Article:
CES 2018 Photo Gallery: Our Favorite Things We've Seen (So Far) In its 51st year, the massive consumer technology convention is full of surprises.
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Pick a topic, from health to cars to robotics, and CES has it covered. The annual Consumer Electronics Show in Las Vegas features more than 4,000 exhibitors, as well as a packed schedule of talks, press conferences and parties. And of course, nonstop product demos.
The show, which began for media on Jan. 8 and other industry professionals on Jan. 9, takes over the city at an otherwise relatively sleepy time of year. Hotels and convention centers along the Las Vegas Strip become filled with every type of gadget imaginable as startups and legacy companies alike vie for a minute of time to anyone willing to look and listen.
Related: The Weirdest Things at CES This Year
For a real sense of the power and scope of CES, here's an Entrepreneur-eye-view, beginning before the event even started, into what it's like to be in the midst of it all.
This post has been updated.
The airport brings the first signs.
Given that there were multiple people discussing their CES plans on my flight from New York, I wasn't surprised to see this greeting at the McCarran International Airport baggage claim. Last year alone, more than 180,000 people descended upon Las Vegas for CES. The Las Vegas Host Committee welcomes this influx of tourists to the city.
This queue for CES badge pickup, located at McCarran International Airport just steps from the baggage claim carousels, had an estimated wait time of more than 45 minutes and extended beyond the stanchions set up for crowd control. The man holding the paper in the foreground was walking around with a list of other pickup locations, encouraging people to go elsewhere to retrieve their credentials. I only had to wait behind three people at my hotel to get mine, but I'm sure I'll have stood in my share of lines before the week's end.
A CES-adjacent event on the eve of CES.
The Pepcom Digital Experience "Technology Tailgate" was held at the Mirage Hotel & Casino on the evening of Jan. 8 and featured more than 200 exhibitors, from Polaroid to Samsung and startups. While the event comprised a small sample of the companies present at CES throughout the week, it was a great way to see some products that I'd heard about through publicity emails. It was a chance for journalists get the first look at a cross section of products in a casual setting, complete with booze luges and bites (including three kinds of mac 'n cheese).
A robot to help older adults message loved ones.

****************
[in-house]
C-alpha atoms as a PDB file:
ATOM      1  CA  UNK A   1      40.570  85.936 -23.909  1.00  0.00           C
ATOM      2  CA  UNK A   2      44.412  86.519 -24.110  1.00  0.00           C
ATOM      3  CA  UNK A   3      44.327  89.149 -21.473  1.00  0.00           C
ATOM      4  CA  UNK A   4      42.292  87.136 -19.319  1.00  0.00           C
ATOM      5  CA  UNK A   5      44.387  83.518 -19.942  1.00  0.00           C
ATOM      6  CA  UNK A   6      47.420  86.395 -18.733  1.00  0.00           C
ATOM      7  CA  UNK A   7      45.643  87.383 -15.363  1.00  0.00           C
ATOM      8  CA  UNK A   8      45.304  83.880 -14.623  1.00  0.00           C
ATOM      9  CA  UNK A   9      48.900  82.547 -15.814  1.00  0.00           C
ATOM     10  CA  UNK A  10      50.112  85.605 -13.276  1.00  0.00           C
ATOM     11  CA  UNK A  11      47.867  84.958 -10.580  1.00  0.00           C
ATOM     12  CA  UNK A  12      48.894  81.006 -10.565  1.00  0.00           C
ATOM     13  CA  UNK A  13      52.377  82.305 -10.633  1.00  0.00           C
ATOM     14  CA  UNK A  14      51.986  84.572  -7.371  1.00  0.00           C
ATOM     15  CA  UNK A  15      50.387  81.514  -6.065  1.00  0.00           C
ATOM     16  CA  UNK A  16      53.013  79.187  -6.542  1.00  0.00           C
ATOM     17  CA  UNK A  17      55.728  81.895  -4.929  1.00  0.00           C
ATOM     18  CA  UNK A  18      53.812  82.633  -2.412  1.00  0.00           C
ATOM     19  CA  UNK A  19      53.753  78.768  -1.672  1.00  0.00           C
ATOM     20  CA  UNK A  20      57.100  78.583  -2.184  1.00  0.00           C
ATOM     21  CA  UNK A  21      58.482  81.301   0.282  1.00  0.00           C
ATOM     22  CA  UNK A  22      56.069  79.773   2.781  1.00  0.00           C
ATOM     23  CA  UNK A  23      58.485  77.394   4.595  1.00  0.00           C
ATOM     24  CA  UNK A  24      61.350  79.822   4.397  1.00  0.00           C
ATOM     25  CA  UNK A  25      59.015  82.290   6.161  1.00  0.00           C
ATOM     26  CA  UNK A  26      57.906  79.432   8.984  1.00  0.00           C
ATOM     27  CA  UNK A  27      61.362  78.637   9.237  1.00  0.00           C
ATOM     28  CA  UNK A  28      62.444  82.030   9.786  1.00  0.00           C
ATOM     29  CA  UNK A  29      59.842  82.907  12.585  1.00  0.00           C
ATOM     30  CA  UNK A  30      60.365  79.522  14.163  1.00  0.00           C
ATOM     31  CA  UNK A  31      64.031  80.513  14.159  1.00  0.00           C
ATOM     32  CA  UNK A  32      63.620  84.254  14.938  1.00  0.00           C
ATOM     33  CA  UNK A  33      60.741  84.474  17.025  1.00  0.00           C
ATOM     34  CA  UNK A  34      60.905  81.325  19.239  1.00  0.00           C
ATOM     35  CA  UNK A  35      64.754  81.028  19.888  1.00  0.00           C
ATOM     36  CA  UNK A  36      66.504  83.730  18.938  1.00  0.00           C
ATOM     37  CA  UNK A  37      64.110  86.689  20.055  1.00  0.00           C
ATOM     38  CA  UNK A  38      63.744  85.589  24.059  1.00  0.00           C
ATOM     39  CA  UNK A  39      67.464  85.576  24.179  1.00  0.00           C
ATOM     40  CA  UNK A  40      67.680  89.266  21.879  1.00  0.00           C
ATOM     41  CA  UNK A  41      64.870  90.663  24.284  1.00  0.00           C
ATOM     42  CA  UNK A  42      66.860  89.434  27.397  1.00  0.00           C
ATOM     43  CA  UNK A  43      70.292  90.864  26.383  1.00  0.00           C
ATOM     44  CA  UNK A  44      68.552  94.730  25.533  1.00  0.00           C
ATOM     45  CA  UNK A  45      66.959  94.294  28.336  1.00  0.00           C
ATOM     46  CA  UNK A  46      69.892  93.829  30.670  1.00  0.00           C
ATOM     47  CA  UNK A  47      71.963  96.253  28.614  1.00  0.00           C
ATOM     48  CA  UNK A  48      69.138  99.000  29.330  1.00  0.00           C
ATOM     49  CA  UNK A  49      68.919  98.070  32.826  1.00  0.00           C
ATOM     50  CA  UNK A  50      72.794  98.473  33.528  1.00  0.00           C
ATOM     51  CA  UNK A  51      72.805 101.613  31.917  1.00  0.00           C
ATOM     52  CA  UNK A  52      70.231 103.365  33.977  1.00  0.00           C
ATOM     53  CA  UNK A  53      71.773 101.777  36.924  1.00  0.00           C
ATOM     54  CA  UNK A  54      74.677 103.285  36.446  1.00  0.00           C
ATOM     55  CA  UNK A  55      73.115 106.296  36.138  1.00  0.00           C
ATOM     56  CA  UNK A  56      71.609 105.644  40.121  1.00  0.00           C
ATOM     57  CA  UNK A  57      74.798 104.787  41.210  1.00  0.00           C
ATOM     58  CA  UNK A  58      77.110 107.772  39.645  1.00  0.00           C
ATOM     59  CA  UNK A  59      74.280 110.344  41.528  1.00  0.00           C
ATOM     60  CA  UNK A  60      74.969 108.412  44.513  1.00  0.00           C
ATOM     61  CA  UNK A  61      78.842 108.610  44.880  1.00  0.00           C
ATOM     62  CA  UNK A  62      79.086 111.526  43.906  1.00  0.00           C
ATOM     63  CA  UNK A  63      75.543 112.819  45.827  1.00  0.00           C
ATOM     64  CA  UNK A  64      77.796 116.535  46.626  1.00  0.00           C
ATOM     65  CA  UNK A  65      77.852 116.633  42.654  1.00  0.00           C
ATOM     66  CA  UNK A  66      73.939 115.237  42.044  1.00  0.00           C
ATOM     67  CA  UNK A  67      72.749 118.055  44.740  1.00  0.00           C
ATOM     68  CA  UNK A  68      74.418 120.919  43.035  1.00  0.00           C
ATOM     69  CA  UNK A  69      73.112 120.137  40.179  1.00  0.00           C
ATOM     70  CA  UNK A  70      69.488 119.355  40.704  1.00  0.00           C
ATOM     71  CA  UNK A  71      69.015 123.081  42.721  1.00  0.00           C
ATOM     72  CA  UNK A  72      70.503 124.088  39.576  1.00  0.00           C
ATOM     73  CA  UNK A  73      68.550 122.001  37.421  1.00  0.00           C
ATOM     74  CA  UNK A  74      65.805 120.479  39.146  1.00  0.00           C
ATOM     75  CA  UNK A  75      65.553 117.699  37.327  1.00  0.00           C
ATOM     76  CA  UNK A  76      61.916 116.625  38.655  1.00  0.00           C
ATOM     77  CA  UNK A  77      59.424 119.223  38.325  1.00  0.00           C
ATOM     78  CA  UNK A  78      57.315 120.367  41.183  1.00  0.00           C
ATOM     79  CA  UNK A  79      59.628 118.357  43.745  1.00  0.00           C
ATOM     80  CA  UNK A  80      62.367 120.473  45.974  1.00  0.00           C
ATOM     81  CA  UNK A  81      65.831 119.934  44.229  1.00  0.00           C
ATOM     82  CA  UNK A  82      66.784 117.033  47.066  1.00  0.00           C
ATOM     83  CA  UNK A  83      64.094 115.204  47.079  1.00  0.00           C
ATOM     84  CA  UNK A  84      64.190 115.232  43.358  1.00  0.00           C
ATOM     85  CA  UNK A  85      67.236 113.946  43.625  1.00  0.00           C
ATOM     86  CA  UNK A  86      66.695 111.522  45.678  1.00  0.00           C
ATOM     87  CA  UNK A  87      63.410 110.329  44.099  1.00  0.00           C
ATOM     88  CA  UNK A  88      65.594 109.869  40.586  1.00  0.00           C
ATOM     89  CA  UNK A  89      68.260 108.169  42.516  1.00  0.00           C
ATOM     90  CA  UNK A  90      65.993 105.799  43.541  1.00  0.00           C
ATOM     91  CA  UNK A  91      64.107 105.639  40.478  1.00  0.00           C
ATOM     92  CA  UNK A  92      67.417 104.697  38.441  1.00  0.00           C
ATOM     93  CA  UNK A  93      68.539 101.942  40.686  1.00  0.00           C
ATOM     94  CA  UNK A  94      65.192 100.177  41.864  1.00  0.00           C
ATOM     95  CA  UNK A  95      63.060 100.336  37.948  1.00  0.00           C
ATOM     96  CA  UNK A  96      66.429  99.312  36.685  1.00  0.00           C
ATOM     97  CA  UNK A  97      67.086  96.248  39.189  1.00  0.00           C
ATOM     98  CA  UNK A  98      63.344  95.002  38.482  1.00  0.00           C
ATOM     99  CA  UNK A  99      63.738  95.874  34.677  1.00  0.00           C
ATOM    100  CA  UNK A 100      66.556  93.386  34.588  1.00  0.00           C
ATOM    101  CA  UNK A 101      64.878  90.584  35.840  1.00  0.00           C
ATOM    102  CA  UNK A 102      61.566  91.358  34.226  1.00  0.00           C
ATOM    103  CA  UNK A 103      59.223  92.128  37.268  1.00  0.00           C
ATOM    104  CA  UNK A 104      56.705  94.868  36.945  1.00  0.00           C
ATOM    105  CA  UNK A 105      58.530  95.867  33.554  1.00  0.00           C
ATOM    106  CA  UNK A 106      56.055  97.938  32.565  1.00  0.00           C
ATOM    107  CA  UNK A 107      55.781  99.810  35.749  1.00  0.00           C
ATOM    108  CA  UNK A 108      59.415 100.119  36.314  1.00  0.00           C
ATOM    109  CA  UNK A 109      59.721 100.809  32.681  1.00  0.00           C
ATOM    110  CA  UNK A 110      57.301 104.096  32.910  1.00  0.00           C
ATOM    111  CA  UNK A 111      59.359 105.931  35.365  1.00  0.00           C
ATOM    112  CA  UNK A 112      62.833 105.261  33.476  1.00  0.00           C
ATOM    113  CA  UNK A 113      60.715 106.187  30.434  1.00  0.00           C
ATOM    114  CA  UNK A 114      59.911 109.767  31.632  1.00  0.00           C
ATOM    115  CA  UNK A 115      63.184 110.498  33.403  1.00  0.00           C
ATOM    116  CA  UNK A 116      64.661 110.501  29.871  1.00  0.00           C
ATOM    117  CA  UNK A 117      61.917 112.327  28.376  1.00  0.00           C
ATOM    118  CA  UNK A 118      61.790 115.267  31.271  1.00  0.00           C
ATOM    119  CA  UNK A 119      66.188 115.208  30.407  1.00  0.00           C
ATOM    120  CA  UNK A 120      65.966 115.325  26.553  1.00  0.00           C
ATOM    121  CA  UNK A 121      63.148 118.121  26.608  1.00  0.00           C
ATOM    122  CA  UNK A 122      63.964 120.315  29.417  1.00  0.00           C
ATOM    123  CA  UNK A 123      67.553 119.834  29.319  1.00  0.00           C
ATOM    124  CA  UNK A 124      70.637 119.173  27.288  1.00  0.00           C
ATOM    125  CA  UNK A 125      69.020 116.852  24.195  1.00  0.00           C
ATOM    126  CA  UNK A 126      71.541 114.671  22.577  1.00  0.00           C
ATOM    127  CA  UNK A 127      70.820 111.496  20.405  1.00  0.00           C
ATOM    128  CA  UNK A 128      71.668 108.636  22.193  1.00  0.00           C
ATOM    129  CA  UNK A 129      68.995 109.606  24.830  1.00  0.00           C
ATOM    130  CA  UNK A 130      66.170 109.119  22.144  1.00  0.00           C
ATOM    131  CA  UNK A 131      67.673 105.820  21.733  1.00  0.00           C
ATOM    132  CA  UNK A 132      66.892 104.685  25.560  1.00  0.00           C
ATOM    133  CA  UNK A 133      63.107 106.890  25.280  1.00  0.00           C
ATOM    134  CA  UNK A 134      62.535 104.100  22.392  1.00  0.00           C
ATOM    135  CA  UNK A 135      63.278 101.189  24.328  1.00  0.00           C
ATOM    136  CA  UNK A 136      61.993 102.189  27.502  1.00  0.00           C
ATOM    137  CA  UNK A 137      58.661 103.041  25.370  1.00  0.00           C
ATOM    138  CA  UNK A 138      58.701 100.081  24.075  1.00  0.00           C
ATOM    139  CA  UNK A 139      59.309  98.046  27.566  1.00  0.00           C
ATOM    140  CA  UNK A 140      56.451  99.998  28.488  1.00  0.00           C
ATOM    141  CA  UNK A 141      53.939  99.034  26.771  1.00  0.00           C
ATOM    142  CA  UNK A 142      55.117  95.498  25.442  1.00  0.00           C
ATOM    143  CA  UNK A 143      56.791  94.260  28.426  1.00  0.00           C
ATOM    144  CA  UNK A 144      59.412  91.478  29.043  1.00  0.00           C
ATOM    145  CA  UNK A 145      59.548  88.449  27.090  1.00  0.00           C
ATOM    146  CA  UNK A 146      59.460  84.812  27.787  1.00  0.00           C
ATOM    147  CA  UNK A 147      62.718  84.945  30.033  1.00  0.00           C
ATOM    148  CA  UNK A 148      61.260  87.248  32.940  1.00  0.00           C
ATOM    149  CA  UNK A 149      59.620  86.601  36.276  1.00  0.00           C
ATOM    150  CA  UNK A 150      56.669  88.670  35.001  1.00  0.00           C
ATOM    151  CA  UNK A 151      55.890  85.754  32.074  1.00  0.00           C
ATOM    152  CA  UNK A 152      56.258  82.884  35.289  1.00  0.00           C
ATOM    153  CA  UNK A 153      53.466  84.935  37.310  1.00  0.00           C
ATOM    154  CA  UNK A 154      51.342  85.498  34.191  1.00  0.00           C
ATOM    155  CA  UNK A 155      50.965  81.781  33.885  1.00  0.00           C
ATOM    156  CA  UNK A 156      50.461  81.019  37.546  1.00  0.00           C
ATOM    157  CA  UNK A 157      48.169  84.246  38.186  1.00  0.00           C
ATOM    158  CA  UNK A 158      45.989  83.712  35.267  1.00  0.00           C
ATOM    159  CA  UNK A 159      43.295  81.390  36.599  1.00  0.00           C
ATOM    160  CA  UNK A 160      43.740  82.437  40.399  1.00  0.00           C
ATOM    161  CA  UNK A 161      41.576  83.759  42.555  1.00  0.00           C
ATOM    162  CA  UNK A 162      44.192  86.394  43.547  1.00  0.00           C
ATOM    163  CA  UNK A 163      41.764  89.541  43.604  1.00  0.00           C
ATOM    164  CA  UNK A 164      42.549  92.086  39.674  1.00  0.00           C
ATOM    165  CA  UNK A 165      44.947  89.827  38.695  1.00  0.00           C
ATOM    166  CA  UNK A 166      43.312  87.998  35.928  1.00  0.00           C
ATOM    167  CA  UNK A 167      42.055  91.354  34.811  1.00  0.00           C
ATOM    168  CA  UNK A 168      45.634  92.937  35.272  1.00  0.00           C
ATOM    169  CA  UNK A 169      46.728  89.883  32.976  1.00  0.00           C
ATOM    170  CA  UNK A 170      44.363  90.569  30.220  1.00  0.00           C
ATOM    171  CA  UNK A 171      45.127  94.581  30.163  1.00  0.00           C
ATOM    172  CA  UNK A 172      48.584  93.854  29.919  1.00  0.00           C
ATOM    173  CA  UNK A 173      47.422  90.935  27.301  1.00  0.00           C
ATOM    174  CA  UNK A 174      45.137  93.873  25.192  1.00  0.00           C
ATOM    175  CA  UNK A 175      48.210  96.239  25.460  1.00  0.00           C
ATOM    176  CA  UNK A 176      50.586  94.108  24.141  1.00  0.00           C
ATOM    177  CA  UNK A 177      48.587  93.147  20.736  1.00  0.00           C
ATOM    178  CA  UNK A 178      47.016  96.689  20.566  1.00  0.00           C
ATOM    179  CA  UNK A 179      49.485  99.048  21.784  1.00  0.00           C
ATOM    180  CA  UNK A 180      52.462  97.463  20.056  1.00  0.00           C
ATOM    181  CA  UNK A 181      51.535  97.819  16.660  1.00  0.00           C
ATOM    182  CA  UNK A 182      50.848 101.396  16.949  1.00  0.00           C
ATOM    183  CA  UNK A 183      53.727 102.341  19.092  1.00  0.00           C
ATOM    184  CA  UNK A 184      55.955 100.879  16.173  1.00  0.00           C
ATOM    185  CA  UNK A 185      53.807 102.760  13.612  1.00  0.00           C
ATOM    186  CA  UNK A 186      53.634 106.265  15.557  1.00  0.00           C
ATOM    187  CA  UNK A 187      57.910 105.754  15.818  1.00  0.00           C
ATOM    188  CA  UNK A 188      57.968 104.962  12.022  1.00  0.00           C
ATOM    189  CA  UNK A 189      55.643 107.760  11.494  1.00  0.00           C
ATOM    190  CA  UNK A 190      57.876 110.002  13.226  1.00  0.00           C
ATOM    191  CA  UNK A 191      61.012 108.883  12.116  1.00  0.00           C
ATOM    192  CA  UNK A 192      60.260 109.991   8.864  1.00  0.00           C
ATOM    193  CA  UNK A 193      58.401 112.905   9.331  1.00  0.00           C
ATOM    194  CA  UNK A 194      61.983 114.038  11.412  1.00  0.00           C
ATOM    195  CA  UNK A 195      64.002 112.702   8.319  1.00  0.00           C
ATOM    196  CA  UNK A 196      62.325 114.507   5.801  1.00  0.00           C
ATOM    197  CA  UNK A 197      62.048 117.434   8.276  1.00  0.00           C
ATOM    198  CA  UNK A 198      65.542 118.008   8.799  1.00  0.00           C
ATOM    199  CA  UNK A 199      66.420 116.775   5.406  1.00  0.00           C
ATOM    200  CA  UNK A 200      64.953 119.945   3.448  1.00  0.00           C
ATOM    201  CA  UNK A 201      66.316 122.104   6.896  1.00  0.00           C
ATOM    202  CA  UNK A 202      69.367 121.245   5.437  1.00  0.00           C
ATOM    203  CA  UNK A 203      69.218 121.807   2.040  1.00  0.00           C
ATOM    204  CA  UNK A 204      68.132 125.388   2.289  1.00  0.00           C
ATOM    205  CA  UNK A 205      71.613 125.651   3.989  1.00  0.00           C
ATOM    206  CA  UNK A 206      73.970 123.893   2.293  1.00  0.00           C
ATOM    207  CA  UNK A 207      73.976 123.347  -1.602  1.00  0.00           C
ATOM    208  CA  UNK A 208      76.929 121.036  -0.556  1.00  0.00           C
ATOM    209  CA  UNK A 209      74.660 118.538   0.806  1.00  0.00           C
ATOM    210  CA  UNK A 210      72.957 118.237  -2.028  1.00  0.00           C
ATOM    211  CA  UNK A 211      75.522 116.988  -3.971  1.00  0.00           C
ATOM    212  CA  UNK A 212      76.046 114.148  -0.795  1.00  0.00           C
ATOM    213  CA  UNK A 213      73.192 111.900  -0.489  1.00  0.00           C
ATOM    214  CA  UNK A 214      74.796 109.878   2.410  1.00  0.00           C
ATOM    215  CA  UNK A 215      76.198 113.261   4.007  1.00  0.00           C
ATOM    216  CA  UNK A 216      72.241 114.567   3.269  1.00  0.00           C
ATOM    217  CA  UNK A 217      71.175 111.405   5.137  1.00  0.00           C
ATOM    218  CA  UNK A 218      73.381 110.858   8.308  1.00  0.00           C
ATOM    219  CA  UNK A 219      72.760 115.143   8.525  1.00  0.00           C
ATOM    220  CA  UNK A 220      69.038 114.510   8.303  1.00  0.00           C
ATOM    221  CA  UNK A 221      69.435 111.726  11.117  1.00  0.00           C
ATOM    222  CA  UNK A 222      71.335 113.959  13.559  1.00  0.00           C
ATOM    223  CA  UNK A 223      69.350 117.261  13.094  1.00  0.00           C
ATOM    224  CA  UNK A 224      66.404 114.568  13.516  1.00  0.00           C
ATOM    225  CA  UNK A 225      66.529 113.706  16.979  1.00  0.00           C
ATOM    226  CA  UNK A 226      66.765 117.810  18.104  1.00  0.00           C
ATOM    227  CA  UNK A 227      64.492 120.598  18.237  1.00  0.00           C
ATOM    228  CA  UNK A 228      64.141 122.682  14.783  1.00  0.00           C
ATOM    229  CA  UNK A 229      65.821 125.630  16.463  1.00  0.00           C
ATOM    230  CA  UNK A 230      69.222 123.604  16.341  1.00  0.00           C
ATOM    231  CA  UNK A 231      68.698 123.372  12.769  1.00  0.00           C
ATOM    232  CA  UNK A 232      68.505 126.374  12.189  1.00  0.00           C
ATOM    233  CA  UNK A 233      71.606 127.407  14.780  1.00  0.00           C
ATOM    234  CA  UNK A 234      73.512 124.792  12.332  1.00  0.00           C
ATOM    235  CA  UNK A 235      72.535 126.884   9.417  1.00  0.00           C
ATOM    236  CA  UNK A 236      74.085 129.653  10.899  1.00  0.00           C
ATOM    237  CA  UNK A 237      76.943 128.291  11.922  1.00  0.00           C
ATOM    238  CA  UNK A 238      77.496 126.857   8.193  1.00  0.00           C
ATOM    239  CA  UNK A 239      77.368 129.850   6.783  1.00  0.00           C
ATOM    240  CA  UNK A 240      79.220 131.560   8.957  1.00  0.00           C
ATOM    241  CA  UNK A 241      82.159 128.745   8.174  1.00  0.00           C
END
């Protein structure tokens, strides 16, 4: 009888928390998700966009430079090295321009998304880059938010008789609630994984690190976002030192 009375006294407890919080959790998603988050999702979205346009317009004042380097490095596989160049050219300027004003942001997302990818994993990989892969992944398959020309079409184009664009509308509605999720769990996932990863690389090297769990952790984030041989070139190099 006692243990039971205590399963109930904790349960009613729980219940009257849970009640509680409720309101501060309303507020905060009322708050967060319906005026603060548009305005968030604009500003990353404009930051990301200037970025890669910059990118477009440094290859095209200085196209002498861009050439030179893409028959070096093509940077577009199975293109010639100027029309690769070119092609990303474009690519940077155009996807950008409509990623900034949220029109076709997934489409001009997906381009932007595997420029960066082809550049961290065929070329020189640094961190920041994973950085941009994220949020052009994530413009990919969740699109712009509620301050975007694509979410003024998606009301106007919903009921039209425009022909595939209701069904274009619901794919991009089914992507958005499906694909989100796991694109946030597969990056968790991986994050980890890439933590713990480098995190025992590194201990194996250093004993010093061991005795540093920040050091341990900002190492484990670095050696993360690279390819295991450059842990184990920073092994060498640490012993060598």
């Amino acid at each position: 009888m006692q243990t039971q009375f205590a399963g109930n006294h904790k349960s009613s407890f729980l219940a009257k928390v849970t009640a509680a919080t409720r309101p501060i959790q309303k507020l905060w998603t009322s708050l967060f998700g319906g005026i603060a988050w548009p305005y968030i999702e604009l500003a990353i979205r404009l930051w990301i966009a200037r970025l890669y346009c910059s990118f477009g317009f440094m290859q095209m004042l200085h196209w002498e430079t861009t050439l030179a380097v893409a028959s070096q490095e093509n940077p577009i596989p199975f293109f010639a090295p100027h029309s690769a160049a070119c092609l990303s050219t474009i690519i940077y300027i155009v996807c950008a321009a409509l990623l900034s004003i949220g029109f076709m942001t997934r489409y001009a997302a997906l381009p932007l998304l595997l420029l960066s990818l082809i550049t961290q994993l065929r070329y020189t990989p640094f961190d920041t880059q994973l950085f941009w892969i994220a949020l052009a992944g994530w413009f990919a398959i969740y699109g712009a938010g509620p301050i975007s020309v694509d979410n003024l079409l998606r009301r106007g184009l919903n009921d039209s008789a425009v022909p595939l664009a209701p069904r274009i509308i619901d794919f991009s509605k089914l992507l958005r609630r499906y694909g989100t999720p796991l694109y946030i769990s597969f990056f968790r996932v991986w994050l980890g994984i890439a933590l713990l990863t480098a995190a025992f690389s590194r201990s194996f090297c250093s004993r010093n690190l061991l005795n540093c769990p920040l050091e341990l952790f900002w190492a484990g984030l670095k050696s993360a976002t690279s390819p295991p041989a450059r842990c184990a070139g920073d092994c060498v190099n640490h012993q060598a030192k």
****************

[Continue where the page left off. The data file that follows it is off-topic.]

ElliQ, a robot by Intuition Robotics which is designed to engage with older adults, was on display at Pepcom. ElliQ suggests activities (such as taking medication and playing games) and is set up with a proprietary tablet that allows loved ones to send messages, voice memos and photos on an interface that is more simplified than social-networking platforms. ElliQ is currently in beta after a test run with 150 users and is the winner of the CES Best of Innovation award in the Smart Home category.
Yesterday, the company announced new investment from Samsung NEXT, Sparx Group and Glory Ventures (total funding to date is $22 million). Other investors have included Toyota AI Ventures and iRobot.
One challenge for Pepcom exhibitors was the noise level in the crowded hall when it came to voice assistant technology and products with speakers. Some, such as Intuition Robotics CEO Dor Skuler, overcame it by speaking into a lavalier microphone.
Serendipity! Running into an old source.
Amid thousands of people at Pepcom, I managed to spot Marlo Anderson, a serial entrepreneur whom I'd interviewed a few months ago about his company National Day Calendar. (We spoke via phone in October, so thank goodness for nametags). National Day Calendar is a website Anderson founded to examine the history of days such as "National Popcorn Day" that has become an authority on the existence of such special holidays, keeps an official list and even approves new ones.
On Keecker's level.
These little robots, called Keecker, move from room to room and project media such as TV shows and movies onto walls and surfaces. They can also respond to voice commands, learning home floorplans so they'll go to the living room when directed, for example.
At Pepcom, members of the media sat on the floor to capture the smart TV interface projected by Keecker on a tablecloth.
The French company launched on Kickstarter and made a splash at CES four years ago. Keecker became available for purchase last month.
Not all work -- some play.